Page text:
October 22 Peace Love Art Activism

October 22 Peace Love Art Activism

October 22 Peace Love Art Activism

Feminism & Voting Rights

October 22 Peace Love Art Activism

October 22, 1917: Alice Paul sentenced to seven months in jail in the Occoquan Workhouse, located in Virginia. [NYT article] (see Nov 5, 1917)

October 22 Peace Love Art Activism


Leon McAtee

October 22, 1946: Holmes County, Mississippi, court freed the five white men accused in the beating death of Leon McAtee. Though one of the five had confessed to his own involvement in the murder and implicated the other four men, none was convicted. Before the trial ended, Judge S.F. Davis acquitted Spencer Ellis and James Roberts, finding the evidence insufficient to prove their guilt. The all-white jury then deliberated for ten minutes before acquitting Jeff Dodd Sr., Jeff Dodd Jr., and Dixie Roberts.

Leon McAtee was a tenant on Jeff Dodd Sr.’s farm who working a small plot of land for very little pay. When Mr. Dodd’s saddle went missing, he suspected Mr. McAtee of stealing it and had the black man arrested. On July 22, 1946, Mr. Dodd withdrew the charges and police released Mr. McAtee into Mr. Dodd’s custody. Mr. Dodd then called Dixie Roberts and together they took Mr. McAtee back to Mr. Dodd’s home, where Jeff Dodd Jr., James Roberts, and Spencer Ellis awaited them.

Inside the home, all five men beat Mr. McAtee and whipped him with a three-quarter-inch rope. The men then drove the badly beaten man to his home and presented him to his wife, who later reported that her husband was dazed and muttering about a saddle. The men then drove away with Mr. McAtee in their truck, and Mrs. McAtee fled with her children. Her husband was found dead in a bayou two days later. Soon after, his two young stepsons confessed to stealing the saddle. (see Nov 5)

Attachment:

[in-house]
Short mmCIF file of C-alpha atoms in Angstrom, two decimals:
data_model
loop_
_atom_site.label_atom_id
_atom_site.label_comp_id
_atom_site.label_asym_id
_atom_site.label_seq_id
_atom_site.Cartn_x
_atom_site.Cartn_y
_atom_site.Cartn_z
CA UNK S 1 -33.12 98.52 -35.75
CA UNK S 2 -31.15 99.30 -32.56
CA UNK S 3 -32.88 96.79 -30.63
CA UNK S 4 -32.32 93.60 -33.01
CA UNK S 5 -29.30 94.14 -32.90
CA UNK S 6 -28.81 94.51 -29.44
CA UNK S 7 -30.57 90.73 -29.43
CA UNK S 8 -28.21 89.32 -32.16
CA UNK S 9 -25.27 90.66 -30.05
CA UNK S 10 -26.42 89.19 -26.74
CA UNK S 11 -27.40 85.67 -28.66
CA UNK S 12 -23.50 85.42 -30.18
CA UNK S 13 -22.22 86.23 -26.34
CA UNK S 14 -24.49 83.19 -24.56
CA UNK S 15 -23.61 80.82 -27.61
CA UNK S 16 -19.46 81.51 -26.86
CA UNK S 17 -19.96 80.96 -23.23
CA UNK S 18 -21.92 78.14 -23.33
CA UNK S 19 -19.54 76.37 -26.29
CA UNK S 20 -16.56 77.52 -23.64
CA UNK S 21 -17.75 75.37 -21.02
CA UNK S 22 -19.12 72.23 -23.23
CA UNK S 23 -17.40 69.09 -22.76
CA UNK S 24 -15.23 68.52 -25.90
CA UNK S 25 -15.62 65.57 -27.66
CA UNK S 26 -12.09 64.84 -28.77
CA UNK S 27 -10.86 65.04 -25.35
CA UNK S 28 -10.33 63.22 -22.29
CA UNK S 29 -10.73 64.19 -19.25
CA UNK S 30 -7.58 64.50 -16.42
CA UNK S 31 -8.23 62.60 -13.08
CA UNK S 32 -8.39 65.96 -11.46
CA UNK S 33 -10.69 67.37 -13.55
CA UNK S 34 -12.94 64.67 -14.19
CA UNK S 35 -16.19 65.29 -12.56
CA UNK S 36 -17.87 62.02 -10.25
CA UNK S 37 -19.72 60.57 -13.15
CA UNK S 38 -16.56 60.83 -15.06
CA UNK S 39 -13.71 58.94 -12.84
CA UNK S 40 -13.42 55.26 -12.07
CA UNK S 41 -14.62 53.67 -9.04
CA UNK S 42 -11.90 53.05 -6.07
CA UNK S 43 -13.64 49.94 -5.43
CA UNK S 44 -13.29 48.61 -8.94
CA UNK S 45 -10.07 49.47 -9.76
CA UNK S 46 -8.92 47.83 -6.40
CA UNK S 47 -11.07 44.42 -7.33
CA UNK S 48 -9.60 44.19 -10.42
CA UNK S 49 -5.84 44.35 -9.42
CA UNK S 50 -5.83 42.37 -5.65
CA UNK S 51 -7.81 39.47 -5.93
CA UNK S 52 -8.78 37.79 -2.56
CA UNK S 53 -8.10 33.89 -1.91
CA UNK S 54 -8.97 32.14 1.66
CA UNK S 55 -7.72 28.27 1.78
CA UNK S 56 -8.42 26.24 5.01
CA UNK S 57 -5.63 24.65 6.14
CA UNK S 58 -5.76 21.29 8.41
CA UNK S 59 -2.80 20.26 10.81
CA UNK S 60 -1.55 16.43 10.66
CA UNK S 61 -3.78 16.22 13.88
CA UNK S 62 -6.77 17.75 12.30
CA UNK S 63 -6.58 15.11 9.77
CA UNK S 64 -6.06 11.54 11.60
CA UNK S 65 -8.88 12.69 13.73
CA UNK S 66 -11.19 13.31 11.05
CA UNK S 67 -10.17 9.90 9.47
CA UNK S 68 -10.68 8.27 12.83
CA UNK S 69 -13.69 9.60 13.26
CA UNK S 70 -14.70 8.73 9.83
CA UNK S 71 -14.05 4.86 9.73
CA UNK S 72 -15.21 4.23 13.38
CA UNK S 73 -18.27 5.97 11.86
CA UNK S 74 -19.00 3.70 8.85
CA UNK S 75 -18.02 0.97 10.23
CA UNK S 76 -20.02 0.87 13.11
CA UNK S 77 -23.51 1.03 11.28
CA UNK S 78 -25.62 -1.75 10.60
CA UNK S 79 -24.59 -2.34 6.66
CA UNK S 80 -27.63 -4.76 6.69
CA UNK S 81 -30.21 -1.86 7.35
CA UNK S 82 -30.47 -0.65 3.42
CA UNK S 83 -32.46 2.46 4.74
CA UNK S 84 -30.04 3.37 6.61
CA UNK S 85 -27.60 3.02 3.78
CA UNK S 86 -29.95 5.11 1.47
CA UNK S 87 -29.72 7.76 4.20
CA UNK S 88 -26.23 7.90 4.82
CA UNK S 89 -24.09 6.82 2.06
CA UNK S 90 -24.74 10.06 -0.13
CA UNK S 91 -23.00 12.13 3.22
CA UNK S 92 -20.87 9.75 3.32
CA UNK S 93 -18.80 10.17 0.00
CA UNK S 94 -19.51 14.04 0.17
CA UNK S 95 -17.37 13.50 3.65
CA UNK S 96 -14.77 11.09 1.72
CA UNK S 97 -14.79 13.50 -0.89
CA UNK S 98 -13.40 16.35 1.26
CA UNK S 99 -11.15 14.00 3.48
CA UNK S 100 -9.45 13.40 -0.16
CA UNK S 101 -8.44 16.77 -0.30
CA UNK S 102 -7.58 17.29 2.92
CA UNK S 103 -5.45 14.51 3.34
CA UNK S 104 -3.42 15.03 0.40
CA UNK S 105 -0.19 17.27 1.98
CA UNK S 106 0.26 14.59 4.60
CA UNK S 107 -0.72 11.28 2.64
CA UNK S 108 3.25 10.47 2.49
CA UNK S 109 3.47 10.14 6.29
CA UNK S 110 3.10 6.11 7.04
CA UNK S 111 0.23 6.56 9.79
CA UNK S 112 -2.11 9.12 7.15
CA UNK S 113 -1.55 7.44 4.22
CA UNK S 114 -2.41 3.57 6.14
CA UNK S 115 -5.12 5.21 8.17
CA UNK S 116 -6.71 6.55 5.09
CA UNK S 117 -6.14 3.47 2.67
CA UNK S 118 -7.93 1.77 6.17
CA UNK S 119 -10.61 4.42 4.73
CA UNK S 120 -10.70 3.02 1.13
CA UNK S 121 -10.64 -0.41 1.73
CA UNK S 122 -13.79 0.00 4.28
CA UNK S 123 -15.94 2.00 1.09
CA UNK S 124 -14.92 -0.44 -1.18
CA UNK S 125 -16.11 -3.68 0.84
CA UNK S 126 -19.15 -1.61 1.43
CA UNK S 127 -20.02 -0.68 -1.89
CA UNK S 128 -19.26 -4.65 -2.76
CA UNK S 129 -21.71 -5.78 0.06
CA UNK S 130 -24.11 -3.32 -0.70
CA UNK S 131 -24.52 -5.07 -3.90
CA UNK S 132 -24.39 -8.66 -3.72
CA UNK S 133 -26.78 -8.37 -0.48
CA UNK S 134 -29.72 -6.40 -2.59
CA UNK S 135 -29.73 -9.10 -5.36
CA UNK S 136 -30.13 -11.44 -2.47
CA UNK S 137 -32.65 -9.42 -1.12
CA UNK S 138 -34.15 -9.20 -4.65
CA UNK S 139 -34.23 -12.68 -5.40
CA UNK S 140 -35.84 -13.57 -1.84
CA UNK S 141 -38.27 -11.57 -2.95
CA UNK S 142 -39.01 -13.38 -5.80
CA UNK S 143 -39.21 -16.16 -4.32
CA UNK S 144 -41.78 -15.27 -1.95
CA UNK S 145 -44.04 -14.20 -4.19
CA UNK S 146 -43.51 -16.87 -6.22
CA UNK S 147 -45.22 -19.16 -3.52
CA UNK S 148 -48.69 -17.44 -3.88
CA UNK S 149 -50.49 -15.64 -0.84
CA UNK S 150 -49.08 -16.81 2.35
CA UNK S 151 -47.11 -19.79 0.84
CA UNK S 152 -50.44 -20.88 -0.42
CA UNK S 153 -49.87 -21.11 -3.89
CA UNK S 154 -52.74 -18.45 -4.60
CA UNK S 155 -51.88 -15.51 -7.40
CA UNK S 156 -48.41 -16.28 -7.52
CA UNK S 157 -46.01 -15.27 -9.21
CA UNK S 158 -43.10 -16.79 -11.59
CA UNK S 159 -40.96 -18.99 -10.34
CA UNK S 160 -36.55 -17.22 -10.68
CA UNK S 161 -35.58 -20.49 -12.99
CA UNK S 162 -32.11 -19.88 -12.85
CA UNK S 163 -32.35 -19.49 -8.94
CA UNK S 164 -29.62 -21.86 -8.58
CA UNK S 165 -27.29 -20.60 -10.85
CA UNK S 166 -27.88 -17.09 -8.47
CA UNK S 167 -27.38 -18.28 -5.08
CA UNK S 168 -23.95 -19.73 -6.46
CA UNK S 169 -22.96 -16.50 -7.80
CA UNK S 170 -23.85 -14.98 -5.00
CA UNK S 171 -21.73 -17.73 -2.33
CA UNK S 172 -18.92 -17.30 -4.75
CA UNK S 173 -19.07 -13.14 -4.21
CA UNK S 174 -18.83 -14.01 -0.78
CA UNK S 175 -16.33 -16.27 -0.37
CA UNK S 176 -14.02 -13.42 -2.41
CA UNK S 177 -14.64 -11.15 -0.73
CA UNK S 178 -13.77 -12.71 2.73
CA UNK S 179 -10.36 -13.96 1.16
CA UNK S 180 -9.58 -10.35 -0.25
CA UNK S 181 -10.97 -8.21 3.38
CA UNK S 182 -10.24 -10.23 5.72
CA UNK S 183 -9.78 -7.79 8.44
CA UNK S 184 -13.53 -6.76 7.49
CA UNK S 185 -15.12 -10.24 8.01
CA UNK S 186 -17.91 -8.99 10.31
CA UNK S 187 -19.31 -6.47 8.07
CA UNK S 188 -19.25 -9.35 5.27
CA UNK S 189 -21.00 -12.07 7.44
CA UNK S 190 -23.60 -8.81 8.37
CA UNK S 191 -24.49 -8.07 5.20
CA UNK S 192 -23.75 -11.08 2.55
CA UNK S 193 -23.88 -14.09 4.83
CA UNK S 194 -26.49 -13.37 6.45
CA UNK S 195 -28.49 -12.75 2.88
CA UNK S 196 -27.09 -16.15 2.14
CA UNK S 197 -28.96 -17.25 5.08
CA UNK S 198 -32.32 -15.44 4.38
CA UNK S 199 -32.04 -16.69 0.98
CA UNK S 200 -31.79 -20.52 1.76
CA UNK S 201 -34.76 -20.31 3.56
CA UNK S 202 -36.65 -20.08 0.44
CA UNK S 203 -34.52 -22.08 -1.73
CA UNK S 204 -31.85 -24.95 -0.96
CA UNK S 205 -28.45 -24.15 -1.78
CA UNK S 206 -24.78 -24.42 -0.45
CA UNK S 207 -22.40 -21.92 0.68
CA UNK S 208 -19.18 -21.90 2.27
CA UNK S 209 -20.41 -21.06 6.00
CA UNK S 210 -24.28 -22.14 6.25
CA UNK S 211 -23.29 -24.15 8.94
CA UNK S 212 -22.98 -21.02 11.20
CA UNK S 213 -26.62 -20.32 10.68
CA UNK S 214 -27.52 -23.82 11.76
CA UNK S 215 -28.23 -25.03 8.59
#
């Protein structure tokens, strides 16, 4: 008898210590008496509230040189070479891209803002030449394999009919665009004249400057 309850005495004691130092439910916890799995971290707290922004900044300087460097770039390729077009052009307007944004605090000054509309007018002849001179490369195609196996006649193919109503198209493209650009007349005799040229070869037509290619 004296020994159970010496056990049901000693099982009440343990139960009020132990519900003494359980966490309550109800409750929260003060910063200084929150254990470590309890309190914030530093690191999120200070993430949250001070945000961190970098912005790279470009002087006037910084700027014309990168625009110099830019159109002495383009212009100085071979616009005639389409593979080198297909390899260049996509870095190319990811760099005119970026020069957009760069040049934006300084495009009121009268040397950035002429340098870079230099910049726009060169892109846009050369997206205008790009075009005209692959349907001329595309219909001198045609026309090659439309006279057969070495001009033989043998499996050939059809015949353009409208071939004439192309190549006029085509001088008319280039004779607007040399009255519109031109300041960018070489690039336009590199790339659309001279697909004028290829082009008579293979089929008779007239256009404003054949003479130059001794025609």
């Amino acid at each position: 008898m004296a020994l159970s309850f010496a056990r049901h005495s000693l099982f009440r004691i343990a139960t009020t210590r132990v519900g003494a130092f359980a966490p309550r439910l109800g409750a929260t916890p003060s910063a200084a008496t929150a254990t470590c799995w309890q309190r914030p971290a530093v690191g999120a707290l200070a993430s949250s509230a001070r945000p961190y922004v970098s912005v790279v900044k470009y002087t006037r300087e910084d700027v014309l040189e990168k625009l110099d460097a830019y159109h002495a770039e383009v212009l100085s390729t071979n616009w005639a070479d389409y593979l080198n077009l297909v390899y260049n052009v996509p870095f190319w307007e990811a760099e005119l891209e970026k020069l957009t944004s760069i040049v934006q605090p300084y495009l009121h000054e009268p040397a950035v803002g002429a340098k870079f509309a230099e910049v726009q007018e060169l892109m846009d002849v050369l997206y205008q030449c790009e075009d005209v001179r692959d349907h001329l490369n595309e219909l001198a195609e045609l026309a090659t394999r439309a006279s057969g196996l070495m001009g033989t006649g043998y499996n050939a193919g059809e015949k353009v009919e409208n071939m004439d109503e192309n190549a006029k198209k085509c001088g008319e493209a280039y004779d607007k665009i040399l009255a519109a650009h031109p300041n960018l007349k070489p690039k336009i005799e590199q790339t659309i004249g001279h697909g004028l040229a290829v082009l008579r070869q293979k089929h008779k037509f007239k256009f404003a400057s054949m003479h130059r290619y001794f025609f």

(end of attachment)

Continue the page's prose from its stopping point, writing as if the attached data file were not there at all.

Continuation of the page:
John Earl Reese

October 22 Peace Love Activism

October 22, 1955: John Earl Reese was in a Mayflower, Texas, café when white men fired nine shots through the window, killing him and injuring his cousins. The men were attempting to terrorize African Americans into giving up plans for a new school. Local authorities were reluctant to investigate the shooting, with one sheriff insisting the culprit could be found in the nearby black community.

The following year the Texas Rangers took over the case and arrested two white men after one admitted they had fired nine bullets into the cafe from their speeding car. Both men acknowledged being angry about a new school being built in Mayflower, a mostly black community.

The men were found guilty of “murder without malice” and received five-year prison sentences that were immediately suspended. Neither spent a day in jail. Perry Dean Ross and Joseph Reagan Simpson were both convicted of the crime, but never spend a day behind bars because the judge suspended their five-year sentences. A historical marker in town now honors Reese. (see Nov 7)

School Desegregation

October 22, 1963: many Chicago organizations that were part of the Coordinating Council of Community Organizations (CCCO) staged a school boycott.  250,000 students did not attend school, and at least 20,000 marched on the streets of Chicago. The march was one of the largest and most overlooked civil rights actions of the 1960’s took place in Chicago. (BH, see Nov 1; SD, see April 7, 1964)

March to Montgomery

October 22, 1965: a jury took less than two hours to acquit Collie Wilkins in Viola Liuzzo’s slaying. [NYT article] (BH, see Nov 4; March, see Nov 30; see Liuzzo for expanded chronology)